A chance encounter on a golf course changed the path of three-time All American golfer Jared Tendler’s career, as well those of hundreds of traders and poker players.
As a college champion, Tendler was set to join the professional tour, but kept underperforming at crunch-time.
The problem was emotional rather than physical. To improve his performance, Tendler studied a masters in counselling psychology to dig deeper into the underlying fundamentals of mental-game weaknesses. He then set up his own golf coaching practice while working toward going pro.
Out on the course, Tendler met a poker player who was making $20,000 to $30,000 a month playing multiple online tables. However, the player was suffering from tilt – an expression that refers to the angry, or frustrated, emotional state of a player.
"We did some coaching over about a four-month period," Tendler said. "In that period, he made $600,000. Quite a large jump in profitability. Obviously, there is some variance involved in that, but for the most part, he was able to play a lot more, play a lot better."
After being introduced to the poker community, Tendler went on to coach many champion players and wrote "The Mental Game of Poker", which soon became a must-read for any poker player serious about the game.
It also gained a cult following among traders and Tendler has steadily built up a roster of trading clients too.
Lessons from working with high-performing traders led to Tendler’s most recent book, "The Mental Game of Trading", which aims to bust myths about emotions and provides step-by-step guides to discovering the underlying causes of problems related to emotions and how to work toward eliminating them.
"I would say that every single trader, every single investor has mental-game weaknesses, it’s impossible to be perfect," Tendler said. "… it’s a necessity for everyone to be aware of their own psychological, mental weaknesses or emotional weaknesses [and] understanding the ways that emotions are affecting your decision making because that will occur."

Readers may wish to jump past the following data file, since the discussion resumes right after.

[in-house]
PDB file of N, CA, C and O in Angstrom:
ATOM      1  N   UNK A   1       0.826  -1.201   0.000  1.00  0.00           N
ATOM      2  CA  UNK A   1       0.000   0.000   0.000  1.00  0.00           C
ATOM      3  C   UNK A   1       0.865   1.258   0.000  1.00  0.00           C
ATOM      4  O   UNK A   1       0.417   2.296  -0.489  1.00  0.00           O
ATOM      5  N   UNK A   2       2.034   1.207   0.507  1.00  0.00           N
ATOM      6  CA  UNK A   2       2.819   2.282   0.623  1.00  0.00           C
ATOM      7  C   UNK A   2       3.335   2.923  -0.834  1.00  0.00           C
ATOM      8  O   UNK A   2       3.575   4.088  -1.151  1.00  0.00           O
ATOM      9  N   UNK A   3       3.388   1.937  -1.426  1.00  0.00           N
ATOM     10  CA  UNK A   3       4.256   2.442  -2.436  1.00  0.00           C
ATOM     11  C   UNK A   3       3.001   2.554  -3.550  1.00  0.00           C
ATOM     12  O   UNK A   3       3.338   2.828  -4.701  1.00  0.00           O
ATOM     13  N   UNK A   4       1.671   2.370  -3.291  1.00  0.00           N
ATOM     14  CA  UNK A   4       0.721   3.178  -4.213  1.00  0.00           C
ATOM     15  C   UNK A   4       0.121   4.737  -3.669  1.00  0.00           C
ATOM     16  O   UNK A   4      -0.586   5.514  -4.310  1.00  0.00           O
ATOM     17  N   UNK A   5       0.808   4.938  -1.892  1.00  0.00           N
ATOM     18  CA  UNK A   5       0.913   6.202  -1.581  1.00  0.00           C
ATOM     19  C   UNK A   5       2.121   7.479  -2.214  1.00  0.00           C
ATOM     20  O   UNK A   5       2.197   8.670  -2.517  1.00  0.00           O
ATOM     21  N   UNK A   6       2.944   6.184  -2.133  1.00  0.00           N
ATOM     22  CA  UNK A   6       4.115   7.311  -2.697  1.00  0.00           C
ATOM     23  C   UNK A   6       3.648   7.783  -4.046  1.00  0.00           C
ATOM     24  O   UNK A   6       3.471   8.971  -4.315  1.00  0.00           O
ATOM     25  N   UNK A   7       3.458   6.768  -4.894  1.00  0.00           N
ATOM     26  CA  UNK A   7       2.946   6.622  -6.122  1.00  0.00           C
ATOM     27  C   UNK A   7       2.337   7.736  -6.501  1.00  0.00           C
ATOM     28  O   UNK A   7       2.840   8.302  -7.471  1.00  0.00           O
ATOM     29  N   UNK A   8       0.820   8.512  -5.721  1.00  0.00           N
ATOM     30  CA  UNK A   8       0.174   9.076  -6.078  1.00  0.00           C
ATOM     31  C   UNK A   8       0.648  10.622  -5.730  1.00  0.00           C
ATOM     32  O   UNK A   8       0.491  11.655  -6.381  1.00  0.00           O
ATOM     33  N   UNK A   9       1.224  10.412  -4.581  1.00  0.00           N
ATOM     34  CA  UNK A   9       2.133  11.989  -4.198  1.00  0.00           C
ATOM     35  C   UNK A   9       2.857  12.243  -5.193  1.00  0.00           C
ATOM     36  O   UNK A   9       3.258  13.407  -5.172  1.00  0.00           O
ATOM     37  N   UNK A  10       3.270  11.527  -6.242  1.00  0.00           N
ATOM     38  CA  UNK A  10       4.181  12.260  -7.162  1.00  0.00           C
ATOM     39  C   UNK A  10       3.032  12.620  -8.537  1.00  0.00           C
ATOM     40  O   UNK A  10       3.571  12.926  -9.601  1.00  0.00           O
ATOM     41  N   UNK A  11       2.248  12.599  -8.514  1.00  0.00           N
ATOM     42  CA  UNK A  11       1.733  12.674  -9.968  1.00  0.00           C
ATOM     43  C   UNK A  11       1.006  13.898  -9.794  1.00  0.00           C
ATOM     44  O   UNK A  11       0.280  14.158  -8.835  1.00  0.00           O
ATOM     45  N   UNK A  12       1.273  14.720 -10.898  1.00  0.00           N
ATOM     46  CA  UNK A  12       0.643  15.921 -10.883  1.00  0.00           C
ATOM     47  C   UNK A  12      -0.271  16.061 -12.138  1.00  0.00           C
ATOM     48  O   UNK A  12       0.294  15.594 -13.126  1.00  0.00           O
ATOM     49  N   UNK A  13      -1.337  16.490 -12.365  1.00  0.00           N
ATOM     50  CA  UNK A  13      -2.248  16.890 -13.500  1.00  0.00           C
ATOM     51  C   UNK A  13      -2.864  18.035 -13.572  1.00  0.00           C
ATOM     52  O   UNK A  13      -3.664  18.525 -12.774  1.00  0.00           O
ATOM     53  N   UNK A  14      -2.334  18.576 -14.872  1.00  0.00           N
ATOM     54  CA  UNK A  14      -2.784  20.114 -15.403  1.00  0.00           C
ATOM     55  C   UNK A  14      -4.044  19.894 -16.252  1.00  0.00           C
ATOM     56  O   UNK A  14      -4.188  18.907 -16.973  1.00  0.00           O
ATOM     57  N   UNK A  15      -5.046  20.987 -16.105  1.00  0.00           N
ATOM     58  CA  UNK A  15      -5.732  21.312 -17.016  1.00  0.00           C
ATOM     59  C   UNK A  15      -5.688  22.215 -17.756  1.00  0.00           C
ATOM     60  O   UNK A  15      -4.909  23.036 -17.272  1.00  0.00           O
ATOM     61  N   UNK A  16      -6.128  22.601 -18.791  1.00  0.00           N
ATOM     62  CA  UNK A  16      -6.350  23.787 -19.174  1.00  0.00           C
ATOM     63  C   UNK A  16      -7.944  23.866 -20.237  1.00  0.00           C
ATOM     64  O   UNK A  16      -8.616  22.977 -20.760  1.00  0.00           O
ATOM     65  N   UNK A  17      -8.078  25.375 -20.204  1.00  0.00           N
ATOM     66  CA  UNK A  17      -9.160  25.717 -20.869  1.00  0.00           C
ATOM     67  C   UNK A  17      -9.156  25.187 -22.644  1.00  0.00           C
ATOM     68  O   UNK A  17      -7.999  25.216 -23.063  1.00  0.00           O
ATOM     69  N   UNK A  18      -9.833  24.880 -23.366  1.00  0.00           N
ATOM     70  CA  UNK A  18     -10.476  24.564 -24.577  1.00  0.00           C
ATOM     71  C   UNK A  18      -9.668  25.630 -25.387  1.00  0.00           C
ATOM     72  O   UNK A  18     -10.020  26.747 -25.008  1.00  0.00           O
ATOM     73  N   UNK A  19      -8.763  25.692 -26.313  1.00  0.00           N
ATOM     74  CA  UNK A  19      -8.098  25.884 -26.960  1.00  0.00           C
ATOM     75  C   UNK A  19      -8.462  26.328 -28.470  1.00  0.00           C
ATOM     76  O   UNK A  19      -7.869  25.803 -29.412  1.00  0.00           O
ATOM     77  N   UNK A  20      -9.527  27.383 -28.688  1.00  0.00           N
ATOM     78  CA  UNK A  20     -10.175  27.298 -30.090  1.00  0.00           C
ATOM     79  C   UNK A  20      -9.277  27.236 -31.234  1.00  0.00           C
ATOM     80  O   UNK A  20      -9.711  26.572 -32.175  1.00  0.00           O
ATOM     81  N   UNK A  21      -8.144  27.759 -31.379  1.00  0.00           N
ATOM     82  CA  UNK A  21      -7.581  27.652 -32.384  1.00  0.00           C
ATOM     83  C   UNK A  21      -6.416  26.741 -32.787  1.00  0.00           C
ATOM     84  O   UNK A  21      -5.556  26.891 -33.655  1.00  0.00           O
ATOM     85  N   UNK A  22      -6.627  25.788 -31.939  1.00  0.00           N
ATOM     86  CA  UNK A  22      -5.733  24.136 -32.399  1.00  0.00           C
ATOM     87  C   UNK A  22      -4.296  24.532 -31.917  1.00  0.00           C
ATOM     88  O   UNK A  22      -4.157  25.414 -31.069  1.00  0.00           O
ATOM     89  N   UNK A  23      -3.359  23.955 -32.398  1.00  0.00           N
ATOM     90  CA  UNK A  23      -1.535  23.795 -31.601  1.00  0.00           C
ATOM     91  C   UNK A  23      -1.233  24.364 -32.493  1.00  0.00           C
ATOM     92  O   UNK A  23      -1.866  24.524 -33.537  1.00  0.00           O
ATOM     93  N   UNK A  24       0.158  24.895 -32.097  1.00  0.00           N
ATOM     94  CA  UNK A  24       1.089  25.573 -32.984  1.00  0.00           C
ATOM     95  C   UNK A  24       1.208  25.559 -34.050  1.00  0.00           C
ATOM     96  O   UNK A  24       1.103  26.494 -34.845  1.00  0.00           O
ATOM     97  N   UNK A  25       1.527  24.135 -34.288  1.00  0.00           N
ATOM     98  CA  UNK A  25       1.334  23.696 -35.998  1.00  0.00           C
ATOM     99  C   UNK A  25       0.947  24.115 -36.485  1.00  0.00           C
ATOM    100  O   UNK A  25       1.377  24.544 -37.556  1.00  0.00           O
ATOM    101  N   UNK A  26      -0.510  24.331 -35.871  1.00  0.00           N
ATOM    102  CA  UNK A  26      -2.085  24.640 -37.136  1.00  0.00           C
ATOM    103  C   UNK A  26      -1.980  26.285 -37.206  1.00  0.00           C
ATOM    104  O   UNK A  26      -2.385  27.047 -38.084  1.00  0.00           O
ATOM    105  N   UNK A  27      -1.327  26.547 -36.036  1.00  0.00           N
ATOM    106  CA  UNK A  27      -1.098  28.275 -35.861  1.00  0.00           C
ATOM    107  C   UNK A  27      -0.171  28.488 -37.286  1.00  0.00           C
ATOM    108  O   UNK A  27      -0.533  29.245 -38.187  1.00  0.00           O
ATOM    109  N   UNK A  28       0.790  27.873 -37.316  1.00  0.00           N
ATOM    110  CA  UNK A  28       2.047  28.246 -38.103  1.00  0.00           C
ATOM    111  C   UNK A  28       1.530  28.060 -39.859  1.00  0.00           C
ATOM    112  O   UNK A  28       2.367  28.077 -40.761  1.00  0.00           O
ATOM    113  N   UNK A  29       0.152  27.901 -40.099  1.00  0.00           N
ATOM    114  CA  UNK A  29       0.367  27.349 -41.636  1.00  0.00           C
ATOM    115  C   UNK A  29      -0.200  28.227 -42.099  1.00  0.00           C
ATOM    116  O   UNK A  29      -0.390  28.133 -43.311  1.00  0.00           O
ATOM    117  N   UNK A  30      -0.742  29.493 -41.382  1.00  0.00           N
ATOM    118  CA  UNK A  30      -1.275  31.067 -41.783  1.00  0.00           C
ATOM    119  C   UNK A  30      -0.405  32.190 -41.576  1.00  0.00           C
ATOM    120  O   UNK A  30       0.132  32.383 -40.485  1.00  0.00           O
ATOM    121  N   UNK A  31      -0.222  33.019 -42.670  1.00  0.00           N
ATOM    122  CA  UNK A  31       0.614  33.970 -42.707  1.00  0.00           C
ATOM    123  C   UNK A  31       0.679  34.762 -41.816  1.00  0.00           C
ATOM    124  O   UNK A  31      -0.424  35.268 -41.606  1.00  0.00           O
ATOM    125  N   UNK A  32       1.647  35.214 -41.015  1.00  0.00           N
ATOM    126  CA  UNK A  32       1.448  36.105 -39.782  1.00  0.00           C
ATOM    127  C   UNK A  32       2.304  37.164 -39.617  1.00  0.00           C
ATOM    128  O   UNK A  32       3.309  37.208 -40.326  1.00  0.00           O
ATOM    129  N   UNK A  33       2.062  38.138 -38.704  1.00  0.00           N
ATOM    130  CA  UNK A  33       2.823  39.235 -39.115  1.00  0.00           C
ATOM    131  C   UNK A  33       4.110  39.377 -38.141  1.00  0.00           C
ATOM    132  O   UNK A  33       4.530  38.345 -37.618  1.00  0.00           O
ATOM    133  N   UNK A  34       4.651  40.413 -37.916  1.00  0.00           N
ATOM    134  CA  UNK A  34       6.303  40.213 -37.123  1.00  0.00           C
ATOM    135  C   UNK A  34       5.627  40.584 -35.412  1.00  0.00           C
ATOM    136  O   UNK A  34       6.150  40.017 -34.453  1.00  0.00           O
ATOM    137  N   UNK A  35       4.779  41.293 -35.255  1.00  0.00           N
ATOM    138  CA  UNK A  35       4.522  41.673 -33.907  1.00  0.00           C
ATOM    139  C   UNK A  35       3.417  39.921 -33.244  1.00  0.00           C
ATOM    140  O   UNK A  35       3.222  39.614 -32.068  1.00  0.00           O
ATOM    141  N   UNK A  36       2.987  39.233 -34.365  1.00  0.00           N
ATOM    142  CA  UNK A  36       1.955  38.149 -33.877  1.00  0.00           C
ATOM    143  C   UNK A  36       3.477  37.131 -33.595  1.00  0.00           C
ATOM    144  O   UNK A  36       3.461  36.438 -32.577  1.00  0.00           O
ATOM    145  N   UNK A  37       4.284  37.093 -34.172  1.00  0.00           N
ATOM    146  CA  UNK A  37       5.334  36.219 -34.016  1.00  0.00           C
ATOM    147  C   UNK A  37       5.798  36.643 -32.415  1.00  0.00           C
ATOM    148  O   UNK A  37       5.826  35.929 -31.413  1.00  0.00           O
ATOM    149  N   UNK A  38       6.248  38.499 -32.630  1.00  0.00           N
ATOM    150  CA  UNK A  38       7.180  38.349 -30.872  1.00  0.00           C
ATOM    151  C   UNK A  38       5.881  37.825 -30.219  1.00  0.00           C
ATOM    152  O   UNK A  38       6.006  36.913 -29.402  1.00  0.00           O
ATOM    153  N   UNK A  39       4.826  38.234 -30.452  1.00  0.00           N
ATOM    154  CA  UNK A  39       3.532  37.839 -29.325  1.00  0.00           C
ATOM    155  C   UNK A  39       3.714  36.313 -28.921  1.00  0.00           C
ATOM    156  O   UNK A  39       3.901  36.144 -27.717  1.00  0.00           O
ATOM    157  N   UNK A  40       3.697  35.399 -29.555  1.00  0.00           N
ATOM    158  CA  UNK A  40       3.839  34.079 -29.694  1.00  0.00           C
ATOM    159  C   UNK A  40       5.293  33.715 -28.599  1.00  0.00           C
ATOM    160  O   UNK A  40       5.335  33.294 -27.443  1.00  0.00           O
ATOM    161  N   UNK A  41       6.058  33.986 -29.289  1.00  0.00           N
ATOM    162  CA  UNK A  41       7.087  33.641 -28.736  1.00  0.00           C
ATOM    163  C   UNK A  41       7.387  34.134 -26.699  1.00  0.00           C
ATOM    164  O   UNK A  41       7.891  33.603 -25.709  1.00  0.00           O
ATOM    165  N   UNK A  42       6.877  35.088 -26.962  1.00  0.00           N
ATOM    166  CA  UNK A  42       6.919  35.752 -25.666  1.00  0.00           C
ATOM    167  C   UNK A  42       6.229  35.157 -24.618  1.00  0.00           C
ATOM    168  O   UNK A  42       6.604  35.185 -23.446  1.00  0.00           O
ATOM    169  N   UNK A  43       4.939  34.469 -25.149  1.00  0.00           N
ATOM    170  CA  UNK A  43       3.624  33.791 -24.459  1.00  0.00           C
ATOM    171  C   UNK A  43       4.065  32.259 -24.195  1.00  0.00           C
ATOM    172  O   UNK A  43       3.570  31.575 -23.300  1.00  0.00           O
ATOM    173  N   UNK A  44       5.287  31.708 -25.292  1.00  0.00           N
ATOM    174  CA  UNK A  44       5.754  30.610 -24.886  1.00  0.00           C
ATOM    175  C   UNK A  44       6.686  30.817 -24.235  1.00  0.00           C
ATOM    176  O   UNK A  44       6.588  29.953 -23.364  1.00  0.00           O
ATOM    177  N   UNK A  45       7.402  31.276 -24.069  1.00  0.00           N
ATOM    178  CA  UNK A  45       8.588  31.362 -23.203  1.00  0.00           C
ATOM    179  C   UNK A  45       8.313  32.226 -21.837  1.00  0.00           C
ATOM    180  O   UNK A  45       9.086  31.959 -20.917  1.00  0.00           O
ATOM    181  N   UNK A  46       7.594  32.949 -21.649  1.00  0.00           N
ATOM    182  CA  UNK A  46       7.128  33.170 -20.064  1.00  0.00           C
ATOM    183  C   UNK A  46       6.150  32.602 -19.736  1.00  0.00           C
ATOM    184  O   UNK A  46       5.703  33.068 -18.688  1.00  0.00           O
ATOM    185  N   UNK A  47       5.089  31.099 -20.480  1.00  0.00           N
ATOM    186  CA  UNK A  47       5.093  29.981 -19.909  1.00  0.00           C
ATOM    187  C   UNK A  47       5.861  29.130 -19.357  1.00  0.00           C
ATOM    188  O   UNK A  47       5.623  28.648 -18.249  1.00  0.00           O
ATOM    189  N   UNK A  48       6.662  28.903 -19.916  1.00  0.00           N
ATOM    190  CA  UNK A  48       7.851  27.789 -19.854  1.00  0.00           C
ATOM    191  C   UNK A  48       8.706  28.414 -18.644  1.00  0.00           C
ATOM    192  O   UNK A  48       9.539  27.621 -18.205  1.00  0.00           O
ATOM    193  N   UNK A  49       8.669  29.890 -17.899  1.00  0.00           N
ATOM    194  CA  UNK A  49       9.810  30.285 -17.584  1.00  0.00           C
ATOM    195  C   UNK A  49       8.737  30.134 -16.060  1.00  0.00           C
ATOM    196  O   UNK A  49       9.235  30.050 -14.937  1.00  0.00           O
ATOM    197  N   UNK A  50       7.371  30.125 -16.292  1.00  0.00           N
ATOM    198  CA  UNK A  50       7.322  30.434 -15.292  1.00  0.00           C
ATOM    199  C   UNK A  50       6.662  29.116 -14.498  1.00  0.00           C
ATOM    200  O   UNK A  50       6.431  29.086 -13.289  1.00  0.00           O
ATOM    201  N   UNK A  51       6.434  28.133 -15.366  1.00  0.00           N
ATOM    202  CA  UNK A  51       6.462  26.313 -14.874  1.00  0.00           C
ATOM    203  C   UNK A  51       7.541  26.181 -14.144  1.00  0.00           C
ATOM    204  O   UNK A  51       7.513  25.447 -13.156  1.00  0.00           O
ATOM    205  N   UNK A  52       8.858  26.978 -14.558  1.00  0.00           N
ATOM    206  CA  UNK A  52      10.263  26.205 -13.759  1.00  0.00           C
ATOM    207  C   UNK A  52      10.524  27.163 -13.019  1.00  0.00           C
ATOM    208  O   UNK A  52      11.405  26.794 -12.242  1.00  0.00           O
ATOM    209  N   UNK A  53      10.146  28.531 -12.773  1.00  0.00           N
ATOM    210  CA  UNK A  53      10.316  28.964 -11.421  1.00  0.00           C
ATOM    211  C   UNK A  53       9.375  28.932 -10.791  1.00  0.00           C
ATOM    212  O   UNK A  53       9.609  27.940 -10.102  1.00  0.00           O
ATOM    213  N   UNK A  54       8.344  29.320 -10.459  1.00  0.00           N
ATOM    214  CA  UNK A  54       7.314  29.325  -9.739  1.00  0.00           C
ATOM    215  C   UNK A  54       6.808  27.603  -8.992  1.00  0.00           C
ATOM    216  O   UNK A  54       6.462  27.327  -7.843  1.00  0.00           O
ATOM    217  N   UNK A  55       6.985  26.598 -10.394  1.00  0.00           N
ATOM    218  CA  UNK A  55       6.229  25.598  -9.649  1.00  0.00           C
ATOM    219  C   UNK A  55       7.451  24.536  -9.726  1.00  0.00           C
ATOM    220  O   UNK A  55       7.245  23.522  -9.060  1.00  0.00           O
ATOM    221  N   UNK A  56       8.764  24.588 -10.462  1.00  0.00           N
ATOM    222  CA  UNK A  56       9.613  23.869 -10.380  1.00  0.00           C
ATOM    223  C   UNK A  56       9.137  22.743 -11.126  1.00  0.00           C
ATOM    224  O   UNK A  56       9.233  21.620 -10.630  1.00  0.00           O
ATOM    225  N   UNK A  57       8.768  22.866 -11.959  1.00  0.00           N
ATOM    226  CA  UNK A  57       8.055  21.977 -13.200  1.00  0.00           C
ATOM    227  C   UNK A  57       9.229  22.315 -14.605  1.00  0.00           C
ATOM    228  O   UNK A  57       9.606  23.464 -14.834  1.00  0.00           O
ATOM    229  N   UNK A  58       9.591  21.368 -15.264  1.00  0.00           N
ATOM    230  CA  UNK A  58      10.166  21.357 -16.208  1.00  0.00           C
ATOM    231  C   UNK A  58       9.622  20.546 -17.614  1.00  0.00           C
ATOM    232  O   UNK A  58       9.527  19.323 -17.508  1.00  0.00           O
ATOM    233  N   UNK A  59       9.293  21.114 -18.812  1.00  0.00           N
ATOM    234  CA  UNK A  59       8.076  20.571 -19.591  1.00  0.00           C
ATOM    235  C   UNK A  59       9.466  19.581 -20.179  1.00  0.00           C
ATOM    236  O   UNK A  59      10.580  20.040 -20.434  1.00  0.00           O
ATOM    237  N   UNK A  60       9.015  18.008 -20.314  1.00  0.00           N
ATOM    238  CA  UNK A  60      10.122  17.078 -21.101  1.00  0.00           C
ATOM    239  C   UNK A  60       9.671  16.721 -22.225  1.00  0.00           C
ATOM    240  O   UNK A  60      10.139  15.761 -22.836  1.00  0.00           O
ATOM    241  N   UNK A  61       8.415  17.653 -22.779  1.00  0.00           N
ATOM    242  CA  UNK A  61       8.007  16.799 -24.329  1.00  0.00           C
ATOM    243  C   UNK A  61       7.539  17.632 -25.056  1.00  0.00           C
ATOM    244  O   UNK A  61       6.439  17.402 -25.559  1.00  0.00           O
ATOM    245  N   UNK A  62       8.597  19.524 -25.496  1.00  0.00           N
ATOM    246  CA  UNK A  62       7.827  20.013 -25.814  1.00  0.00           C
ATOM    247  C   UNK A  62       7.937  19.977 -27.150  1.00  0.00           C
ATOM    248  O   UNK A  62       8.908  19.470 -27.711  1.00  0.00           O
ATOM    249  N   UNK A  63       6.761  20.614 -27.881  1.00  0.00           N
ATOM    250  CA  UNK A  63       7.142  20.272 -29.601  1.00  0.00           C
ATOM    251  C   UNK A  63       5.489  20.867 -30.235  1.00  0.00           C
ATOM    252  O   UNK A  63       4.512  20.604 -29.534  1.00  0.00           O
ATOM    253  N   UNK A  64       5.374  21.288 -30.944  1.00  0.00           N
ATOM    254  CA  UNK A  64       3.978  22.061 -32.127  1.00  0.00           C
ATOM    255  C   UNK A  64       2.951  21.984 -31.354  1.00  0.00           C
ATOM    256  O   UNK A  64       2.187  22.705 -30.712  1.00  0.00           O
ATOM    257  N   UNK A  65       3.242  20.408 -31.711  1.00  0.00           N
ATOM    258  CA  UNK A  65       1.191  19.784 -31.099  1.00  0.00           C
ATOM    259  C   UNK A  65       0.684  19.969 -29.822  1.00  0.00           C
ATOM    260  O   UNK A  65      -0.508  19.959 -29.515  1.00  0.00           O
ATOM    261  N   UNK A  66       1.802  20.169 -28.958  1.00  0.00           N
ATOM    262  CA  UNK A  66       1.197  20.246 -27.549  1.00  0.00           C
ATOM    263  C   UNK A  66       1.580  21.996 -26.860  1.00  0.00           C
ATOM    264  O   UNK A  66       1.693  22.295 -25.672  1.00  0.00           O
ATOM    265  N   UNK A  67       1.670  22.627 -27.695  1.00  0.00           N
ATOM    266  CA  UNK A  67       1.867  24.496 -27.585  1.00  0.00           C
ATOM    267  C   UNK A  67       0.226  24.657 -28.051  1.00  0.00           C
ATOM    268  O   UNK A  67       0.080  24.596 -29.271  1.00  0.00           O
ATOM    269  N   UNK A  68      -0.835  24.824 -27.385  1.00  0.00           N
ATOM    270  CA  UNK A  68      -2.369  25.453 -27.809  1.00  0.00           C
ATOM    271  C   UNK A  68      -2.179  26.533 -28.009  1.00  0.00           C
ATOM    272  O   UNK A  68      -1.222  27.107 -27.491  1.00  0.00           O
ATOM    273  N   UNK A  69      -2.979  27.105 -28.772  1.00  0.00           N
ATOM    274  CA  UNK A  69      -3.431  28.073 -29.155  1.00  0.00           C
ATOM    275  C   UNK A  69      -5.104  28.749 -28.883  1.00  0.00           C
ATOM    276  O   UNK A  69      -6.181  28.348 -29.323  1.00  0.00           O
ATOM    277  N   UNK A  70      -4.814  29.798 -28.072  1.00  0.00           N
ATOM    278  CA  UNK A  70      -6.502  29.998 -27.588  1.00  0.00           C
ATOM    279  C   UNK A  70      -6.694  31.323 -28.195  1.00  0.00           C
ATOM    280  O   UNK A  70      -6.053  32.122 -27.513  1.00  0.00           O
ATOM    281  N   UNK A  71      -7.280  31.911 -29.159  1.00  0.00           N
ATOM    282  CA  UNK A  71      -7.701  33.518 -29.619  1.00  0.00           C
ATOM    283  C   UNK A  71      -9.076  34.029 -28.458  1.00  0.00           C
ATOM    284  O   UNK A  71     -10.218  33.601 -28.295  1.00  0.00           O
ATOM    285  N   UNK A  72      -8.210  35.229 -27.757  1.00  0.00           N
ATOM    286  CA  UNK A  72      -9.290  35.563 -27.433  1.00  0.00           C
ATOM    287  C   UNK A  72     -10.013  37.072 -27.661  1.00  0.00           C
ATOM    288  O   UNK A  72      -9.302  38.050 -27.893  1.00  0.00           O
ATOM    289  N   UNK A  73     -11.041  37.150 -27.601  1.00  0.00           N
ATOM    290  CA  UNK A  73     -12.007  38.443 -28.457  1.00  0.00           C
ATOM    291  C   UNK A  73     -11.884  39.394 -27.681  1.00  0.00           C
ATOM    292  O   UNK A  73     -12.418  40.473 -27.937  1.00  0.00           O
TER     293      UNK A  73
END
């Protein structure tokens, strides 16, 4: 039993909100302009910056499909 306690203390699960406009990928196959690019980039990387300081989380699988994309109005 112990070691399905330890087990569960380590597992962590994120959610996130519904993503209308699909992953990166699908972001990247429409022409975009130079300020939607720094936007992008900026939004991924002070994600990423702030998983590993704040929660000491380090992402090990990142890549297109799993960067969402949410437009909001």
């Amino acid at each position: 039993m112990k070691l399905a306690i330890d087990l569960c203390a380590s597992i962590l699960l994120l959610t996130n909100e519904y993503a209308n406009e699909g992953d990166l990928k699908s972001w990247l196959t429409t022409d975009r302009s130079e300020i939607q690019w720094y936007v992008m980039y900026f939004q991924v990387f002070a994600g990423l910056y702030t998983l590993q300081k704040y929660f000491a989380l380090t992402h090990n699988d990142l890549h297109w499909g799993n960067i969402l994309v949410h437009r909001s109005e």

Signs it’s time to work on your mental game
Tendler lists three key warning signs that it’s time for traders to work on their mental game.
1) A regular feeling like you’re underperforming
For example, if traders feel they are continually leaving money on the table, Tendler said.
2) Your overconfidence is becoming a problem
Overconfidence getting in the way of a trader’s ability to see downside risks is another red flag.
Most traders don’t reach out when they are feeling overconfident or doing well, but this is actually a good time to leverage emotional capital to prevent future slip-ups, he said.
"Anybody who’s reading this is saying, ‘oh, that’s not me’ – that’s called ‘denial’ and denial is generally dangerous in the markets," he said.
Getting "back in the zone"
Most individuals overlook the importance of adjusting their mental game. But by not rooting out weaknesses in that area, their performance will suffer, Tendler said.
Like a computer that’s got a lot of programs running in the background, traders need to mentally close those down to clear their minds and focus on what’s going on in the markets.
"When you look at every incredibly successful trader, every incredibly successful athlete, they are ruthless at rooting out weaknesses in their processes … they are constantly striving to be better, not just when they’re at their best, but when they’re at their worst," Tendler said.
Tendler focuses a lot on understanding the differences between a trader’s A-game, B-game and C-game and then uses strategies to understand how they can operate more frequently at their A-game level.
For traders feeling burnt out, off their A-game, or no longer ‘in the zone’, Tendler identifies two key starting points:
This isn’t about having the most energy possible, Tendler said. Firstly it’s about preparing to get into the right energy state through proper rest, maybe even a workout, he added. Energy comes from motivation.
Getting yourself clear on goals can be really important in improving energy and having motivation, Tendler said.
"I think a lot of times we allow ourselves to be more distracted than we need to be," Tendler said. "But to be in the zone, to be your best, you need clarity, you need that purity of your focus."
Thirty minutes to an hour before the trading day starts, Tendler asks clients to write out all the things that are on their mind. It’s a bit of a data-dump, he said.
Then draw a line in the sand and agree not to think about those things until the trading day is done.
"What that does is that throughout the day, when any thought of that might pop up, you just say the word ‘no’," Tendler said. "And you refocus and stay on track."
"Sometimes when we bleed our focus when we do two things pretty poorly," Tendler said. "One you’re not solving the problem any better, you’re just ruminating on it. Two, you’re actually then trading worse because your focus is poor."
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Kari McMahon July 30, 2021 at 03:06PM